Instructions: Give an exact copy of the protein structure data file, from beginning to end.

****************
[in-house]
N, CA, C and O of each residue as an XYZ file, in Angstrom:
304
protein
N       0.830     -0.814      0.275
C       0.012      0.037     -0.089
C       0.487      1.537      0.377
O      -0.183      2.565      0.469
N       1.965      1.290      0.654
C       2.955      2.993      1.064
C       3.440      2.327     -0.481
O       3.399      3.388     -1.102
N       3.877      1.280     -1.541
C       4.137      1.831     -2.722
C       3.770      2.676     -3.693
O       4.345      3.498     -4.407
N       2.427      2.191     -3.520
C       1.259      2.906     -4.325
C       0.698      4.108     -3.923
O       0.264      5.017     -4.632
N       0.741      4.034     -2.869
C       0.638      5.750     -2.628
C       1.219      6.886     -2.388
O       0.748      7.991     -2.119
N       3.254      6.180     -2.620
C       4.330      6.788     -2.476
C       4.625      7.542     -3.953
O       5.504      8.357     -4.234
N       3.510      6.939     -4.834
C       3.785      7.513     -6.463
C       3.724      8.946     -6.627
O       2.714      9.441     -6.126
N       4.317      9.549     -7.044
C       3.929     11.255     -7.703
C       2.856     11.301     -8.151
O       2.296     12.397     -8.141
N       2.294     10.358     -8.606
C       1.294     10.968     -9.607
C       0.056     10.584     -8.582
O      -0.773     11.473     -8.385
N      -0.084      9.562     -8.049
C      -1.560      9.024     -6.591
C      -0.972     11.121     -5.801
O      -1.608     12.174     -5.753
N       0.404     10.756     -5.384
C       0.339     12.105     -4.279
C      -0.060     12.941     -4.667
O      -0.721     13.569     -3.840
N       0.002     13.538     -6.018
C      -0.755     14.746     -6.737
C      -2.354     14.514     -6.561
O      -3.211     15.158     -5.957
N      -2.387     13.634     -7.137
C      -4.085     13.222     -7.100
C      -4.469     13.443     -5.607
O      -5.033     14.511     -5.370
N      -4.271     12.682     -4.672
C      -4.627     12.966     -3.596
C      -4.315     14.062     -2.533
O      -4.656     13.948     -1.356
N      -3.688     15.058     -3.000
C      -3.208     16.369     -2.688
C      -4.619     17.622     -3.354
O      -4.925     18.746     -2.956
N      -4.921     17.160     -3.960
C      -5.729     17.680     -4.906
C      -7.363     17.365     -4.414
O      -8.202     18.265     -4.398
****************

[in-house]
N, CA, C and O of each residue as an XYZ file, in Angstrom:
304
protein
N       0.830     -0.814      0.275
C       0.012      0.037     -0.089
C       0.487      1.537      0.377
O      -0.183      2.565      0.469
N       1.965      1.290      0.654
C       2.955      2.993      1.064
C       3.440      2.327     -0.481
O       3.399      3.388     -1.102
N       3.877      1.280     -1.541
C       4.137      1.831     -2.722
C       3.770      2.676     -3.693
O       4.345      3.498     -4.407
N       2.427      2.191     -3.520
C       1.259      2.906     -4.325
C       0.698      4.108     -3.923
O       0.264      5.017     -4.632
N       0.741      4.034     -2.869
C       0.638      5.750     -2.628
C       1.219      6.886     -2.388
O       0.748      7.991     -2.119
N       3.254      6.180     -2.620
C       4.330      6.788     -2.476
C       4.625      7.542     -3.953
O       5.504      8.357     -4.234
N       3.510      6.939     -4.834
C       3.785      7.513     -6.463
C       3.724      8.946     -6.627
O       2.714      9.441     -6.126
N       4.317      9.549     -7.044
C       3.929     11.255     -7.703
C       2.856     11.301     -8.151
O       2.296     12.397     -8.141
N       2.294     10.358     -8.606
C       1.294     10.968     -9.607
C       0.056     10.584     -8.582
O      -0.773     11.473     -8.385
N      -0.084      9.562     -8.049
C      -1.560      9.024     -6.591
C      -0.972     11.121     -5.801
O      -1.608     12.174     -5.753
N       0.404     10.756     -5.384
C       0.339     12.105     -4.279
C      -0.060     12.941     -4.667
O      -0.721     13.569     -3.840
N       0.002     13.538     -6.018
C      -0.755     14.746     -6.737
C      -2.354     14.514     -6.561
O      -3.211     15.158     -5.957
N      -2.387     13.634     -7.137
C      -4.085     13.222     -7.100
C      -4.469     13.443     -5.607
O      -5.033     14.511     -5.370
N      -4.271     12.682     -4.672
C      -4.627     12.966     -3.596
C      -4.315     14.062     -2.533
O      -4.656     13.948     -1.356
N      -3.688     15.058     -3.000
C      -3.208     16.369     -2.688
C      -4.619     17.622     -3.354
O      -4.925     18.746     -2.956
N      -4.921     17.160     -3.960
C      -5.729     17.680     -4.906
C      -7.363     17.365     -4.414
O      -8.202     18.265     -4.398